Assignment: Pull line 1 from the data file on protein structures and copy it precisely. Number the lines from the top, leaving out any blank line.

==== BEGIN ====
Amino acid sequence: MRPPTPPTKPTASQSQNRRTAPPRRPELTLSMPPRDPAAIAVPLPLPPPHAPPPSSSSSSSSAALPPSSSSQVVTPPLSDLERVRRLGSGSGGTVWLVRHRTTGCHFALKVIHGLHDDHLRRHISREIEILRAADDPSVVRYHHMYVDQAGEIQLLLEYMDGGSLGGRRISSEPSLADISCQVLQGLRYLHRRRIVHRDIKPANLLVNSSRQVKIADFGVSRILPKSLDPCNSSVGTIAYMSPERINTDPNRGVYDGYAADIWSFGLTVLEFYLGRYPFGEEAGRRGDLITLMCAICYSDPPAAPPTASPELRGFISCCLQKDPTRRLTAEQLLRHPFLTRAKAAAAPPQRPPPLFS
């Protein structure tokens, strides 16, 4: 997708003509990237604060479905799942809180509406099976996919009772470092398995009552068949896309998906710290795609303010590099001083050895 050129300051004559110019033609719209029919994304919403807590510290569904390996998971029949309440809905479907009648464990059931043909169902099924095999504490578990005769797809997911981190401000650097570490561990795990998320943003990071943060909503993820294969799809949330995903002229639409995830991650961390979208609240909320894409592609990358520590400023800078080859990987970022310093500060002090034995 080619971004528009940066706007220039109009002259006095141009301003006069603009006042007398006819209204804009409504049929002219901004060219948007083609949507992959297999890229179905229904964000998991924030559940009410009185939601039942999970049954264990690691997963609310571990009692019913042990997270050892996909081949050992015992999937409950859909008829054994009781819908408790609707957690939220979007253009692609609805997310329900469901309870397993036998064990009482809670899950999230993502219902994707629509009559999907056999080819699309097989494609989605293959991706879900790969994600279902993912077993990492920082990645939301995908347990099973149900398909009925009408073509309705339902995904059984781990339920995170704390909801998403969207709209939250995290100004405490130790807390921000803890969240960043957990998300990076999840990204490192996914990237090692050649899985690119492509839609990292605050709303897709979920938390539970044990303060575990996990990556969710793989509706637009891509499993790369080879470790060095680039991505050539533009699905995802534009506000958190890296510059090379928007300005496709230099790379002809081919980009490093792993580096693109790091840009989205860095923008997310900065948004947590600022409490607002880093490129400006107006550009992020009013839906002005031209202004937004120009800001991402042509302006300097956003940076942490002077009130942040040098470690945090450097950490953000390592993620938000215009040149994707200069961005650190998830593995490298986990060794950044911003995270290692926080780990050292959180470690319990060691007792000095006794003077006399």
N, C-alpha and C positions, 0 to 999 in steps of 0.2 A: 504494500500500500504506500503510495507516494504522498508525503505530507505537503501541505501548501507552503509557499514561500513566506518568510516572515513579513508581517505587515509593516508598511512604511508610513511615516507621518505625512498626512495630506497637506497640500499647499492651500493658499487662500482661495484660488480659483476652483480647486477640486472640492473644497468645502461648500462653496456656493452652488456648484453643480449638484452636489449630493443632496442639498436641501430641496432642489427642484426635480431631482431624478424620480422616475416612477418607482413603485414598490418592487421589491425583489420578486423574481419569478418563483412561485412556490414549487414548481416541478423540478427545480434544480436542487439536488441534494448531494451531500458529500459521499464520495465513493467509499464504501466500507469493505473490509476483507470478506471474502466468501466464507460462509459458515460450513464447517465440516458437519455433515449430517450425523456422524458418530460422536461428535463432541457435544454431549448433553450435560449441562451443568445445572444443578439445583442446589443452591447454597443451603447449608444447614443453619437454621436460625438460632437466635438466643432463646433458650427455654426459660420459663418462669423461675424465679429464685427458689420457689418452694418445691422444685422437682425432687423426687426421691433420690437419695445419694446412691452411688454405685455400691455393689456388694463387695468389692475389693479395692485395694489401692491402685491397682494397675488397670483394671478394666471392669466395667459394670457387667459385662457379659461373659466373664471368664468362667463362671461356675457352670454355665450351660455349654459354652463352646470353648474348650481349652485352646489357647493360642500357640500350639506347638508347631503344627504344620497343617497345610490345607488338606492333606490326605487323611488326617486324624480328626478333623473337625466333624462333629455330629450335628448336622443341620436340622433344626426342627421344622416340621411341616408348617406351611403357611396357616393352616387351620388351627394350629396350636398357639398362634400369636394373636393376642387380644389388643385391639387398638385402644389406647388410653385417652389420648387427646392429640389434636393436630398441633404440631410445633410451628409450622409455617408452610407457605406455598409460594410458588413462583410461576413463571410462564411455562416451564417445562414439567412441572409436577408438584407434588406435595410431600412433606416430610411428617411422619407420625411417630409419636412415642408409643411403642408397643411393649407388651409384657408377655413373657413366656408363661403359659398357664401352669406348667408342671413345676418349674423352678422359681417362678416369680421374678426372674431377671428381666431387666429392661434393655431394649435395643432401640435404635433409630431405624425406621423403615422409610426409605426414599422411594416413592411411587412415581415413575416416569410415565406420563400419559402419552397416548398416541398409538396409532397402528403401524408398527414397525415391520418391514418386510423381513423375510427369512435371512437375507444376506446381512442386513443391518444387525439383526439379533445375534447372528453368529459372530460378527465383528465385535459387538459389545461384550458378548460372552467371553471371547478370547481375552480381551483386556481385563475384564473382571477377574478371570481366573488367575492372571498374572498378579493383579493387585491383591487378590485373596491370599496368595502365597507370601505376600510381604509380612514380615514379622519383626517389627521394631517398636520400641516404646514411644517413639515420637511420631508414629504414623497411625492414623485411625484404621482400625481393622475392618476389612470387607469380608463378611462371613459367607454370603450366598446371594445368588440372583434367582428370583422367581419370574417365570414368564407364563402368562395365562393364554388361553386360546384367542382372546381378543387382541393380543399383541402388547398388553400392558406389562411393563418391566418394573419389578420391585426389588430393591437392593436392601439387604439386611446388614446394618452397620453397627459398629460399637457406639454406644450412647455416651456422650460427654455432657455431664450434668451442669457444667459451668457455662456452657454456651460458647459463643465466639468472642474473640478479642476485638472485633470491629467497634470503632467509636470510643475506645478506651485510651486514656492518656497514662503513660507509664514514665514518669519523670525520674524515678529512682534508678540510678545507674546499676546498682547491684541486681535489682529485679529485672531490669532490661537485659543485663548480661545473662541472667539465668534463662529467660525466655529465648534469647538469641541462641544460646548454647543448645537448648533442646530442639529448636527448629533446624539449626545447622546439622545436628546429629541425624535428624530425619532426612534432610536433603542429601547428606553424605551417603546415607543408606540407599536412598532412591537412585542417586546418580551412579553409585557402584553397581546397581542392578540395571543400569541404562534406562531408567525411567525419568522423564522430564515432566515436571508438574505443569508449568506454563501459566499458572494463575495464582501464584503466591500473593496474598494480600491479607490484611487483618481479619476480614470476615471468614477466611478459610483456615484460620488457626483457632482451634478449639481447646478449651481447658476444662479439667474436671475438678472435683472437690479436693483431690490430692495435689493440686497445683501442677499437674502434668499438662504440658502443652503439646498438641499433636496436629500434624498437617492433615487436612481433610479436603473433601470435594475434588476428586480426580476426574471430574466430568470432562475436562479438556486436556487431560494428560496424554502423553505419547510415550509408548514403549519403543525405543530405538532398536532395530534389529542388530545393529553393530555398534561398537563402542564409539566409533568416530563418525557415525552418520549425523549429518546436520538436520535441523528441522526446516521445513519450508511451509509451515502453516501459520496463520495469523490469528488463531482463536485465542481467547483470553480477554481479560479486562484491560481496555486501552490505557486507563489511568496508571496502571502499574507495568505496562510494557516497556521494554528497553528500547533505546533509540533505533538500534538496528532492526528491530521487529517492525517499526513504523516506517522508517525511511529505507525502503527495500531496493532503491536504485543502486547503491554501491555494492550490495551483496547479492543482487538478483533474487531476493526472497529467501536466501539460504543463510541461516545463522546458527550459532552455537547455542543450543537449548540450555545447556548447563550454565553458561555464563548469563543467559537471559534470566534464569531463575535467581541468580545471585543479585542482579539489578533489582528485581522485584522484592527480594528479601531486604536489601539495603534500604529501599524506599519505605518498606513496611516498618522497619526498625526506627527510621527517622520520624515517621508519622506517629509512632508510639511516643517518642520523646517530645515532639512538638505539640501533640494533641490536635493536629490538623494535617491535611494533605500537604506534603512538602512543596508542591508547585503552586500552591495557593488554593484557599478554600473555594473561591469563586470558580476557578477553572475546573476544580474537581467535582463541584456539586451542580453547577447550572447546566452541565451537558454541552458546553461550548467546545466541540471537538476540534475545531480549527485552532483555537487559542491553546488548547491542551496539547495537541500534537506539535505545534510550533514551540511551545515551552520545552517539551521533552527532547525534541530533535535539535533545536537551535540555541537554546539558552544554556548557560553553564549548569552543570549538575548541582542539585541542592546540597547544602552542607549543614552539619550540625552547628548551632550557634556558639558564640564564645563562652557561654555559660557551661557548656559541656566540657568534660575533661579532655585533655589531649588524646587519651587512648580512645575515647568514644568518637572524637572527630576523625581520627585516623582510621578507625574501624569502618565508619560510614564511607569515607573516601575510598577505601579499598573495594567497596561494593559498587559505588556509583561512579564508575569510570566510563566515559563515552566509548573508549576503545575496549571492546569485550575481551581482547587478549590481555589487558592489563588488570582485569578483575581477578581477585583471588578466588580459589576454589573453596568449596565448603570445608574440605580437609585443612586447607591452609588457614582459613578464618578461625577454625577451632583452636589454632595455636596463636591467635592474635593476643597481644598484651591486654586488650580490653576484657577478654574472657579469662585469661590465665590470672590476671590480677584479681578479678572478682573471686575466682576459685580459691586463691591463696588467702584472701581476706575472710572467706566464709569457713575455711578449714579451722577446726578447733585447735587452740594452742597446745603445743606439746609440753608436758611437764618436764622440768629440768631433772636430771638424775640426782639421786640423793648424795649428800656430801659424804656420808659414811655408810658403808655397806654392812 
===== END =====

Amino acid sequence: MRPPTPPTKPTASQSQNRRTAPPRRPELTLSMPPRDPAAIAVPLPLPPPHAPPPSSSSSSSSAALPPSSSSQVVTPPLSDLERVRRLGSGSGGTVWLVRHRTTGCHFALKVIHGLHDDHLRRHISREIEILRAADDPSVVRYHHMYVDQAGEIQLLLEYMDGGSLGGRRISSEPSLADISCQVLQGLRYLHRRRIVHRDIKPANLLVNSSRQVKIADFGVSRILPKSLDPCNSSVGTIAYMSPERINTDPNRGVYDGYAADIWSFGLTVLEFYLGRYPFGEEAGRRGDLITLMCAICYSDPPAAPPTASPELRGFISCCLQKDPTRRLTAEQLLRHPFLTRAKAAAAPPQRPPPLFS